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The noble and learned Lord, Lord Mackay, also advanced a secondary line of argument, and I would like to draw Members’ attention to the closing section of his paper, from paragraph 50 to the end. As recently

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as 1999, the Joint Committee on Parliamentary Privilege, while recommending that the House’s power to suspend be “clarified and confirmed”, stated in terms that the House of Lords,

As the noble and learned Lord, Lord Mackay, says,

The idea that the House has power to put a Member in jail, yet is powerless to impose a relatively short suspension, seems to me to be untenable.

Moreover, as the noble and learned Lord, Lord Mackay, notes, the decision as to how the House imposes discipline on its Members,

In short, the committee was unanimously persuaded by the arguments of the noble and learned Lord, Lord Mackay, and concluded, therefore, that the House does have the power to suspend its Members.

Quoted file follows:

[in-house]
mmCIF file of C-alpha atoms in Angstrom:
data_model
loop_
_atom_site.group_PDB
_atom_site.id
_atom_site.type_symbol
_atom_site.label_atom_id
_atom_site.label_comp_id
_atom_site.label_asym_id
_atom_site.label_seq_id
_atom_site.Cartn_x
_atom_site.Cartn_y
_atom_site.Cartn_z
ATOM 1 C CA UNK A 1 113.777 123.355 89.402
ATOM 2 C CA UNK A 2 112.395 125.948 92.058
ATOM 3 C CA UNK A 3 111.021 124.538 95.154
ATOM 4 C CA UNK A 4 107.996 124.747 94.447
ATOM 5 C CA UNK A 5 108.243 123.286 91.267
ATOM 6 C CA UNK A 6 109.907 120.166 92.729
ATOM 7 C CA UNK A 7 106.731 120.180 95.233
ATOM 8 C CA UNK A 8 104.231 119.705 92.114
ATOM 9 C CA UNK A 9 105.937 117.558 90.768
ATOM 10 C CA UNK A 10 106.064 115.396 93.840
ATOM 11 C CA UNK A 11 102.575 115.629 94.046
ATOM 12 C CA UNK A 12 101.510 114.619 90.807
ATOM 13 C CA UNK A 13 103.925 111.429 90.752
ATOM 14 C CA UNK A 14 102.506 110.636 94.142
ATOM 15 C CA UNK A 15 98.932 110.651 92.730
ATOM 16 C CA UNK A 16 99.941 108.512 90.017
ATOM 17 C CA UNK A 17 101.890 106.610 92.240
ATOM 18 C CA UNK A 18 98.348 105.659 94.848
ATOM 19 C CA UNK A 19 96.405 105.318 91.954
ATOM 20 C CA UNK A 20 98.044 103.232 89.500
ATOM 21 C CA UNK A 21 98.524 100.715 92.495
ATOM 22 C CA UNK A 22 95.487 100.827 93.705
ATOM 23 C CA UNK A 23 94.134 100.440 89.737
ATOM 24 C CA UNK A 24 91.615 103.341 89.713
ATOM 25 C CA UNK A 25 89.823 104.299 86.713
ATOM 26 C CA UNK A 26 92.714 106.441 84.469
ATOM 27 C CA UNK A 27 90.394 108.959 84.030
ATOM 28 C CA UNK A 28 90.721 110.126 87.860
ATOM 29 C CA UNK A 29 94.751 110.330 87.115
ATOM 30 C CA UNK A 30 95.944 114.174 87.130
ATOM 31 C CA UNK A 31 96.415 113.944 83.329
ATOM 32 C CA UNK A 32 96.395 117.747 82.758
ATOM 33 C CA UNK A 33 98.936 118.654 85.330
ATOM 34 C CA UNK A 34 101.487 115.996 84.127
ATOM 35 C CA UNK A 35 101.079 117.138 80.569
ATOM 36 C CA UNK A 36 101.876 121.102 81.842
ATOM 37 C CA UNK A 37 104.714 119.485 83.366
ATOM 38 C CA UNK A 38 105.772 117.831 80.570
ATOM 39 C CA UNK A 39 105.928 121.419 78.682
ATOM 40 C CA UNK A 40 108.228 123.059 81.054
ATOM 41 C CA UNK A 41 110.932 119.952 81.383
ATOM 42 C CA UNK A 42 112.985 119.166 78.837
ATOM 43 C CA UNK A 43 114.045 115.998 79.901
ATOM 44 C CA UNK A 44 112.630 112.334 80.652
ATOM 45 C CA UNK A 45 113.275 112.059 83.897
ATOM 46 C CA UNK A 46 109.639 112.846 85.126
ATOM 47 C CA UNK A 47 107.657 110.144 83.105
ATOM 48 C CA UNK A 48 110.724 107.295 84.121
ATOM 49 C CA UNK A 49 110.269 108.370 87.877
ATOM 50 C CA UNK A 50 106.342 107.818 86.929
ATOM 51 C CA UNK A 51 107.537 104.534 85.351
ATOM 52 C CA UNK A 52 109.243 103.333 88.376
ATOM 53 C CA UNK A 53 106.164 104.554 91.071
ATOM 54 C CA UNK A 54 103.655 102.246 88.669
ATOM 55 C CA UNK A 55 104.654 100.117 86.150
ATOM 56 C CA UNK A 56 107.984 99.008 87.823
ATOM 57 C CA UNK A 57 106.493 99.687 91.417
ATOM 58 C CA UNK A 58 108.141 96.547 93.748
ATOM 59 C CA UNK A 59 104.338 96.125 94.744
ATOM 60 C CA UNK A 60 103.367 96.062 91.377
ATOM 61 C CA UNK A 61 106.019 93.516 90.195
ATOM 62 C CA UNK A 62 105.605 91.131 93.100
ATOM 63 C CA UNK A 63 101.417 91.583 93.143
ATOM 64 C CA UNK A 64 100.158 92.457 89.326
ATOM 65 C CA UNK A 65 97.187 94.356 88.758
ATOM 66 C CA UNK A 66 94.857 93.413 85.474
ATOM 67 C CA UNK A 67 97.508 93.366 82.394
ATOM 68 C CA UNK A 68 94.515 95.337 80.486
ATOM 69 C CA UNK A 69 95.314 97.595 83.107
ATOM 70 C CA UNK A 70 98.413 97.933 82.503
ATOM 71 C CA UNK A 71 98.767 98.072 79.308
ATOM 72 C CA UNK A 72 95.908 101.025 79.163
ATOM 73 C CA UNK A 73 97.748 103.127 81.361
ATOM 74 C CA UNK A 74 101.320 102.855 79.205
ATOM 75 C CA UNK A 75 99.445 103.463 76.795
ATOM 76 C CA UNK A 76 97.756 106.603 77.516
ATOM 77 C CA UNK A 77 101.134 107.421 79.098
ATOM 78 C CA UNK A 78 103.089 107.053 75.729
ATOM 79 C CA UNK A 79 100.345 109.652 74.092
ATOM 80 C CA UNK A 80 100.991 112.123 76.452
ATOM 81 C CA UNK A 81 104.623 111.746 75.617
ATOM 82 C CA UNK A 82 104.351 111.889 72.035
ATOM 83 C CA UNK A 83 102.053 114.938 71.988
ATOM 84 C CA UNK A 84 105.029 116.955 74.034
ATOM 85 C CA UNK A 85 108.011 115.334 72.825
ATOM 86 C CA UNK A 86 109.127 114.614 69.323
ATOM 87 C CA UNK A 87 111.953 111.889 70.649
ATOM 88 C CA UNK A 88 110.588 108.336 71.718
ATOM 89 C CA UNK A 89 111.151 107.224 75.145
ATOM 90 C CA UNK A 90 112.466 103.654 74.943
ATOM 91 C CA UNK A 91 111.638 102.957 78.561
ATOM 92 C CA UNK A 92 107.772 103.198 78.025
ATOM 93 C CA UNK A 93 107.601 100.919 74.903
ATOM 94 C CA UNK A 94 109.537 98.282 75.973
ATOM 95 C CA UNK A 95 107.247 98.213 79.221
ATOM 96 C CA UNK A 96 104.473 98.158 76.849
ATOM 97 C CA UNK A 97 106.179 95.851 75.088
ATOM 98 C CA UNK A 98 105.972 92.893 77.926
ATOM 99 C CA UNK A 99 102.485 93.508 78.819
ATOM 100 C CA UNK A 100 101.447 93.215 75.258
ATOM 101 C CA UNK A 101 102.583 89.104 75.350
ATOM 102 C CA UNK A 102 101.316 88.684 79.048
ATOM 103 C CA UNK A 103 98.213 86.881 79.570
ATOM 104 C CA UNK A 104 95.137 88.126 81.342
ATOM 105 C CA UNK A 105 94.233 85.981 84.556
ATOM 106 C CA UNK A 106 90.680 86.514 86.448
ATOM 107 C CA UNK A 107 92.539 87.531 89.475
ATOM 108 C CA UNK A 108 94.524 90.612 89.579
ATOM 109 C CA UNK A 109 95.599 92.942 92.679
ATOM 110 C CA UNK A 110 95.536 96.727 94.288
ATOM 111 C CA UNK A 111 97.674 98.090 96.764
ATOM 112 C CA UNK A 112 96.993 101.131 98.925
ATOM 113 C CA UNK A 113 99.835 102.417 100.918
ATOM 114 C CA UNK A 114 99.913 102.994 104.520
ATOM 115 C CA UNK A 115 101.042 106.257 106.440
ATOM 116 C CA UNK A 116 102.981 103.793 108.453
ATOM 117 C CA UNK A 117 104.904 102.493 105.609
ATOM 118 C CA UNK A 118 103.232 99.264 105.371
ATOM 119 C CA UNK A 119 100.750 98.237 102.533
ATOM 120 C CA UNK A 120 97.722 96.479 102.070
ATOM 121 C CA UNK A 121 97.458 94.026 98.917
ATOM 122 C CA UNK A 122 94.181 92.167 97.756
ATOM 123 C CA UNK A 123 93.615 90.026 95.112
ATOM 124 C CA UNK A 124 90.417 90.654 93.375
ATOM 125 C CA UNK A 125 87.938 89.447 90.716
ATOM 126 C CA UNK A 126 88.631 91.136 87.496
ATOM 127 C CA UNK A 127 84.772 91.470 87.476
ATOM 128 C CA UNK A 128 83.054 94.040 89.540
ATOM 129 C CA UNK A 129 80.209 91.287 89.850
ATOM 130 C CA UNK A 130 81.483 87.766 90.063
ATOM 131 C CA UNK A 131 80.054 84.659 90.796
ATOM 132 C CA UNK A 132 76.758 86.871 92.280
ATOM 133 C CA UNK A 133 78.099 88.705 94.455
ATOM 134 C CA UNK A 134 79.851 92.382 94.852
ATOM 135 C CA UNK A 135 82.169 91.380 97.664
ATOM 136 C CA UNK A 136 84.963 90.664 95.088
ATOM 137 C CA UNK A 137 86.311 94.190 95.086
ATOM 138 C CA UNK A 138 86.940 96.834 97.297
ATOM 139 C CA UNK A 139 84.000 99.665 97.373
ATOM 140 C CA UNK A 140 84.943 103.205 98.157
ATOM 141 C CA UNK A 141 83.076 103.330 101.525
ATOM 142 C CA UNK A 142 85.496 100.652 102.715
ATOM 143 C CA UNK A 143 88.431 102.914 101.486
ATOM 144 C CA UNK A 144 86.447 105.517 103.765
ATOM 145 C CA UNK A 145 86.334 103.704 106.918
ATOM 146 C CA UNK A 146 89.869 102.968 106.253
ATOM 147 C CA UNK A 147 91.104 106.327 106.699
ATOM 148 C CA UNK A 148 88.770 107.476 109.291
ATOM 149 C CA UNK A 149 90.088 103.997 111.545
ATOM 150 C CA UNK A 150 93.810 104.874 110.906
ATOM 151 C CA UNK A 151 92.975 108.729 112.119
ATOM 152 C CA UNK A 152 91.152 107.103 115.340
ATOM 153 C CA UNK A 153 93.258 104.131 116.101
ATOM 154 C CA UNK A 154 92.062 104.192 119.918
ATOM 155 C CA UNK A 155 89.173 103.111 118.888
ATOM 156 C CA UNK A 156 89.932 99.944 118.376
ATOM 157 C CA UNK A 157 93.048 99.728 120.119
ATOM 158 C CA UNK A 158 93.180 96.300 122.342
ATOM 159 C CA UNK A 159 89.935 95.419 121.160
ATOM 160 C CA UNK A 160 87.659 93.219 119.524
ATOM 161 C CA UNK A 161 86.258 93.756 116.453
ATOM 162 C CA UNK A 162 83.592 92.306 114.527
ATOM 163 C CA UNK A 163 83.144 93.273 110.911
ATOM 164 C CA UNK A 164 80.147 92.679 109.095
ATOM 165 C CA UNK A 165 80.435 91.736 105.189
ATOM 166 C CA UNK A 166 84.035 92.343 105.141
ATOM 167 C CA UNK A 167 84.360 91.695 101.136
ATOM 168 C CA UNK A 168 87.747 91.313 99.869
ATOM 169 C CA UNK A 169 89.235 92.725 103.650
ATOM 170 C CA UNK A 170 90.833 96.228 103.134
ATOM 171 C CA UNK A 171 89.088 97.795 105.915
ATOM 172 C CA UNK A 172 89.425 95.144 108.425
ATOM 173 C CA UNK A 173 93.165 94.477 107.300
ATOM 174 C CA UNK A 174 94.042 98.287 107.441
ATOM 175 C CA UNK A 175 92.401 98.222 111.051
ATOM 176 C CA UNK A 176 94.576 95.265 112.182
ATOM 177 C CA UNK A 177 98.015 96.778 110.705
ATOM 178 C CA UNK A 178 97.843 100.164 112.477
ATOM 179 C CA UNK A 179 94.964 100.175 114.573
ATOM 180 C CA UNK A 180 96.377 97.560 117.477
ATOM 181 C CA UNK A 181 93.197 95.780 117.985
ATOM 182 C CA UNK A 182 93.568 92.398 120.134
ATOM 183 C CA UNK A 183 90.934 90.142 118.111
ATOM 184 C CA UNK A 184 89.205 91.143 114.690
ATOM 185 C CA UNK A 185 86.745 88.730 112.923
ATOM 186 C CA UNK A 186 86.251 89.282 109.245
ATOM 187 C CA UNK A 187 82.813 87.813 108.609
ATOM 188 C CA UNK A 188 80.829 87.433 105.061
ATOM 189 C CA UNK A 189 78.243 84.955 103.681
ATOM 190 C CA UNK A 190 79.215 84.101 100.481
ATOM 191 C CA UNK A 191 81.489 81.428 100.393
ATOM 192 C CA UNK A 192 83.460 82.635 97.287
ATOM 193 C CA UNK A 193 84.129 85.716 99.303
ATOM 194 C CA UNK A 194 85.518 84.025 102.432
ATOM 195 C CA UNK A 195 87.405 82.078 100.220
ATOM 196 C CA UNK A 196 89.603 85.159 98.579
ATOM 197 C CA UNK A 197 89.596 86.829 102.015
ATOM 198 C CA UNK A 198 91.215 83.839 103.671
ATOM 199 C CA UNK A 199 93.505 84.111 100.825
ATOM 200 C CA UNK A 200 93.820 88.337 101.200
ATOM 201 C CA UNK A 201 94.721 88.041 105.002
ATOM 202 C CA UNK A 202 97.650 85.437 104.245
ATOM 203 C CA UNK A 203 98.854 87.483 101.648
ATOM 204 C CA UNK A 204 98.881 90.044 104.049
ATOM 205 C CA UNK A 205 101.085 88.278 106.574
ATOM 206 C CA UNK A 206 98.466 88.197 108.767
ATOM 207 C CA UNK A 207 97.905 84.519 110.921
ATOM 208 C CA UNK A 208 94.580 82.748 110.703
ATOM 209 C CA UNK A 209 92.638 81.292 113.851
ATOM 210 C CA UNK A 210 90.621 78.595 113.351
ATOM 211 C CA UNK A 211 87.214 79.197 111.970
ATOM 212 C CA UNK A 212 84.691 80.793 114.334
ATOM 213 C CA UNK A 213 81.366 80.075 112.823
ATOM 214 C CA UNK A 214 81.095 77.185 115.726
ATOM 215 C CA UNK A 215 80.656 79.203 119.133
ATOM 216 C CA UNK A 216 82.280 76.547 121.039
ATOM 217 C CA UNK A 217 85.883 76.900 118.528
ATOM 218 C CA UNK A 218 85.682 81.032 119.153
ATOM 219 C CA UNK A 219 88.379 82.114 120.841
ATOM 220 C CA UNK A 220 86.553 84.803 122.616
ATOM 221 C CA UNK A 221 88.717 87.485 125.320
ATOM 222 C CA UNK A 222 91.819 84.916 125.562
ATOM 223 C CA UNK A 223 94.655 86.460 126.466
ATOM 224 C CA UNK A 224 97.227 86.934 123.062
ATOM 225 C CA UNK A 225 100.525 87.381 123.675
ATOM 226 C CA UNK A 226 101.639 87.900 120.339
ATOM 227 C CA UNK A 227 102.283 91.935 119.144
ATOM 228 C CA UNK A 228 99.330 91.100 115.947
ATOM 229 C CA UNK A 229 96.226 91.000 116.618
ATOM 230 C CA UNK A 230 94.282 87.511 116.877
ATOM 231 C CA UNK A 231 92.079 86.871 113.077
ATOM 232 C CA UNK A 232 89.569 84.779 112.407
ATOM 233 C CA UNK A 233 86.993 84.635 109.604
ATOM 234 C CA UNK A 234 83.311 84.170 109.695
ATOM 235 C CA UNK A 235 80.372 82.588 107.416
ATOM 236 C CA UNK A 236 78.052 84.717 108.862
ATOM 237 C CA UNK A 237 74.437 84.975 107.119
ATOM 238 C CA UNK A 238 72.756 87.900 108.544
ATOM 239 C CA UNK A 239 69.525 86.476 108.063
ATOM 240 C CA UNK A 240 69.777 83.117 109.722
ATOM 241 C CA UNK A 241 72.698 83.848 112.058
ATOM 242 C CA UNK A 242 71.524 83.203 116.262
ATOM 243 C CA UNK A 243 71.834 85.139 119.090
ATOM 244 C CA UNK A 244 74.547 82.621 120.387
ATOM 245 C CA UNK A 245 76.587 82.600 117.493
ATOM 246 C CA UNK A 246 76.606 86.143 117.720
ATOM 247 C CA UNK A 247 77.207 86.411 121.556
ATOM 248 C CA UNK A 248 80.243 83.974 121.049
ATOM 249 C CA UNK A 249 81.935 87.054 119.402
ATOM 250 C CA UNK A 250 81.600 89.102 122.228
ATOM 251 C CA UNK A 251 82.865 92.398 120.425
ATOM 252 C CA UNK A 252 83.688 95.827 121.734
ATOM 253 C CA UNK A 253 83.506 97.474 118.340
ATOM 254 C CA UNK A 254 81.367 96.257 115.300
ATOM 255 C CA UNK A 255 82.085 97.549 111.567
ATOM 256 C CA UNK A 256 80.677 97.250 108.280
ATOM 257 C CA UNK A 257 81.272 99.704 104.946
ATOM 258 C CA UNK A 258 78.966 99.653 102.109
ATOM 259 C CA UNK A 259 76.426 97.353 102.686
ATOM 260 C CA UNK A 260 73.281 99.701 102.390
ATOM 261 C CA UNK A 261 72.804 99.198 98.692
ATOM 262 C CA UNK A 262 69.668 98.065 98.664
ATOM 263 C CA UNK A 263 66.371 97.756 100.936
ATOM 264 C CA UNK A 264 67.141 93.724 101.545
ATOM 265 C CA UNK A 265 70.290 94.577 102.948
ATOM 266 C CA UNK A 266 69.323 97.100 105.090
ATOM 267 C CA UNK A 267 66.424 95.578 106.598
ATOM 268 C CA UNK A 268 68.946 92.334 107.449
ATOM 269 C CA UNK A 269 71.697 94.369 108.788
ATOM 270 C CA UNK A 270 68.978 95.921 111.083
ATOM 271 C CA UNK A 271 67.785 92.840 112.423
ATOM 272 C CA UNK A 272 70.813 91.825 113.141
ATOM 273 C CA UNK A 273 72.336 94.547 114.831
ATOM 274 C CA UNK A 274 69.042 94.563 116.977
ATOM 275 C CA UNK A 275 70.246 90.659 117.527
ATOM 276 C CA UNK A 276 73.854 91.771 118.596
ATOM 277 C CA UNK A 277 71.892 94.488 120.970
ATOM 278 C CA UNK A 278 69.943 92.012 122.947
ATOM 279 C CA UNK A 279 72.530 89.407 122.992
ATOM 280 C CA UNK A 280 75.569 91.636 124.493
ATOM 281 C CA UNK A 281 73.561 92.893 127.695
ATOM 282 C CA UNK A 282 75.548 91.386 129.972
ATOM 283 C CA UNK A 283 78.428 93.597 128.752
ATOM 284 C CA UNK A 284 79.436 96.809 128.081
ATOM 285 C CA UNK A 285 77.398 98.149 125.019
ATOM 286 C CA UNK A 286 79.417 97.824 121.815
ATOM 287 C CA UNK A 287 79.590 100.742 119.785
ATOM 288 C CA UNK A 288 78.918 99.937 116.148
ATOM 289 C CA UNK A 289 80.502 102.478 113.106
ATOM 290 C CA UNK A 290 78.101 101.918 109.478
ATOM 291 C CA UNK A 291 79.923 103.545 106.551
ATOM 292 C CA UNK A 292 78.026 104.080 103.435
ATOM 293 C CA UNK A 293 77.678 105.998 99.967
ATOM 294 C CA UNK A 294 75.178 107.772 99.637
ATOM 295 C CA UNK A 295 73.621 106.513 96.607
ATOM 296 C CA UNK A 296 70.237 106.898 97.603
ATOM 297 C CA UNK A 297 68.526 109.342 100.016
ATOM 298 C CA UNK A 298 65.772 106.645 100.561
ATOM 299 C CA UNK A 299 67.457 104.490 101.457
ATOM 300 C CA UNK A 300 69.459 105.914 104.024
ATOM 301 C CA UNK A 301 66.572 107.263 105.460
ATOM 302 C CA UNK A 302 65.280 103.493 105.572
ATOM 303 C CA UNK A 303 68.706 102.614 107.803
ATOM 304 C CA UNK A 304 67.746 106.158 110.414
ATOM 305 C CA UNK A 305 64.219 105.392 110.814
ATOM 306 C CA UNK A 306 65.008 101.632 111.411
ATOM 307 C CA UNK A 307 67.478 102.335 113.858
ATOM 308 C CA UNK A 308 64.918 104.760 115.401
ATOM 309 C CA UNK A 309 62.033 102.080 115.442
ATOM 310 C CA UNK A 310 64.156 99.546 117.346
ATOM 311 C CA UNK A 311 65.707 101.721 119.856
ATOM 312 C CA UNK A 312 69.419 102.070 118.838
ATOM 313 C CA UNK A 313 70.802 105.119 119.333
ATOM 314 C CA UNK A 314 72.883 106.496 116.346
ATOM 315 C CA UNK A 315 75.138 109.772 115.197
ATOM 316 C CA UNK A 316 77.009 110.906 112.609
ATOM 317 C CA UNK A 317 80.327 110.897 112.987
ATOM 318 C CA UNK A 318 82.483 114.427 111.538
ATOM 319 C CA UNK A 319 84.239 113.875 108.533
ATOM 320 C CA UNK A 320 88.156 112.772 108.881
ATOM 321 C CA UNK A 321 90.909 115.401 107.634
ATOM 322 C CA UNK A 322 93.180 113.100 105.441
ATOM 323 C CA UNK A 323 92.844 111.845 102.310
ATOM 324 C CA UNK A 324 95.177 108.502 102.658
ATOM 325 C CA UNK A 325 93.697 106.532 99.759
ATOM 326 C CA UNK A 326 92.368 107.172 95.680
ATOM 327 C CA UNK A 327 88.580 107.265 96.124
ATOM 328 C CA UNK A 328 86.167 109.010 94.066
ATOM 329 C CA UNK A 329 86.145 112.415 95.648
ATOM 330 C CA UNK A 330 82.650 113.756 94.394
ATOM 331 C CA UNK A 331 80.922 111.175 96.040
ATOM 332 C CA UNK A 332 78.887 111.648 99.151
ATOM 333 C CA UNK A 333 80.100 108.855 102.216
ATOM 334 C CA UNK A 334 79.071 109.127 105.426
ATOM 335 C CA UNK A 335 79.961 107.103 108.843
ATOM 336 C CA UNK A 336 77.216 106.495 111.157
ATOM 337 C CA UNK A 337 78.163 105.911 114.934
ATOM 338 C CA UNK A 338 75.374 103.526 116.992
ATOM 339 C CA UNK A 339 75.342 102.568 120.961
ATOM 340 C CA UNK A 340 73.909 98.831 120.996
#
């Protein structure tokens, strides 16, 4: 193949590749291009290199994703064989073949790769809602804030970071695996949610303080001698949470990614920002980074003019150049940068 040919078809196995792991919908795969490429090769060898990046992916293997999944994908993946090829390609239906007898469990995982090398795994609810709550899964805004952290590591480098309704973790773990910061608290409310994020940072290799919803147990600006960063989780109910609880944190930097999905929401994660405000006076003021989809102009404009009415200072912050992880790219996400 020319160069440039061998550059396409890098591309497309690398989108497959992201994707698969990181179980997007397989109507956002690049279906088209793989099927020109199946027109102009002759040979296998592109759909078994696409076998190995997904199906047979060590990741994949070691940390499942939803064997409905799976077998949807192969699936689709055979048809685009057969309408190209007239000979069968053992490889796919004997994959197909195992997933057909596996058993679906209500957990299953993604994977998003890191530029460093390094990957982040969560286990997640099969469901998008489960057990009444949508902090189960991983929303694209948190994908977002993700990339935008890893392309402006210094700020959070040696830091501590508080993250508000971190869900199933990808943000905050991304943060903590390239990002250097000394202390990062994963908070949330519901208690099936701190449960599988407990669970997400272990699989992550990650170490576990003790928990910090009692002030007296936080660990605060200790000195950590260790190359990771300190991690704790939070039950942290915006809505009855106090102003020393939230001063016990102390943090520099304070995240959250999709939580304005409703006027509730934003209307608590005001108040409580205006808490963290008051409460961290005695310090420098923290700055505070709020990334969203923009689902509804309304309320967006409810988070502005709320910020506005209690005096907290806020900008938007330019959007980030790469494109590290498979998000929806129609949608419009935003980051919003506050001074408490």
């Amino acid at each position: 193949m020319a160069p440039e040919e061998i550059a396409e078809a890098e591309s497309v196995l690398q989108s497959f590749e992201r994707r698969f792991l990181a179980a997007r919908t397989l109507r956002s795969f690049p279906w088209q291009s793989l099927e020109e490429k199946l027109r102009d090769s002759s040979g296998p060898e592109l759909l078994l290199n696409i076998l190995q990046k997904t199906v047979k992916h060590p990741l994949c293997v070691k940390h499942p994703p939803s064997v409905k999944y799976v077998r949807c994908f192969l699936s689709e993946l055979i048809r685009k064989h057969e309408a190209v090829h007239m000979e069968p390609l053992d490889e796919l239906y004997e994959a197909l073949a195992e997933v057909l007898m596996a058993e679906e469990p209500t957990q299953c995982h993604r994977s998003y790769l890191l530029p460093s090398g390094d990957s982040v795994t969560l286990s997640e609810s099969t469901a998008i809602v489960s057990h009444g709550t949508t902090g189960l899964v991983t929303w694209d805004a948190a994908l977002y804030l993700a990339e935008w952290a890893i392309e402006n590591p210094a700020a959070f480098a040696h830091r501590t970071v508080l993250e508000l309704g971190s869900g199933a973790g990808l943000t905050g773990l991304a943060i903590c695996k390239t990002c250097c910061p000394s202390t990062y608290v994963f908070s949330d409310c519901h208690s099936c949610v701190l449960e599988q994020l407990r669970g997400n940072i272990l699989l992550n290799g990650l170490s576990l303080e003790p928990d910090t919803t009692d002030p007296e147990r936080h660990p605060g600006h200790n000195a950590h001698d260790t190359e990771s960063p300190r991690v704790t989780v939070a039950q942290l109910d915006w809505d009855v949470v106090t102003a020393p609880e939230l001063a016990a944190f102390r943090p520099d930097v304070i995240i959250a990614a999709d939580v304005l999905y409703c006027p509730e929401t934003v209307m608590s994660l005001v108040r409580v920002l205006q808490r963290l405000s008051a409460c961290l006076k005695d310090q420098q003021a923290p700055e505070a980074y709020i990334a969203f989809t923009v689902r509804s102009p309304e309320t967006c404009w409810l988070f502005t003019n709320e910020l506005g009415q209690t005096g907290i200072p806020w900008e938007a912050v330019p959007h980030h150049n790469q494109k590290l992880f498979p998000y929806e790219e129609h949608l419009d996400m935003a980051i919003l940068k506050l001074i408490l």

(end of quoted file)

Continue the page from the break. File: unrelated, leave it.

Until recently, many of us have felt that standards of conduct in the House were so high and “peer pressure” so potent that the House needed no sanctions for dealing with misconduct other than “naming and shaming”. That was the view of the Committee on Standards in Public Life in 2000 and the view of the Committee for Privileges as recently as last year. But in light of recent events, we can no longer defend that position. We have to get our house in order. It is not just a matter of the conduct of the four Peers. The crisis facing the House has gone far wider than their conduct, and our response similarly must go wider. That is why I urge noble Lords, whatever their views on the second report and on the conduct of the four Peers, to agree the conclusions set out in bold on pages 4 and 5 of the first report, namely that the House has the power to suspend its Members for a defined period, not longer than the remainder of the current Parliament.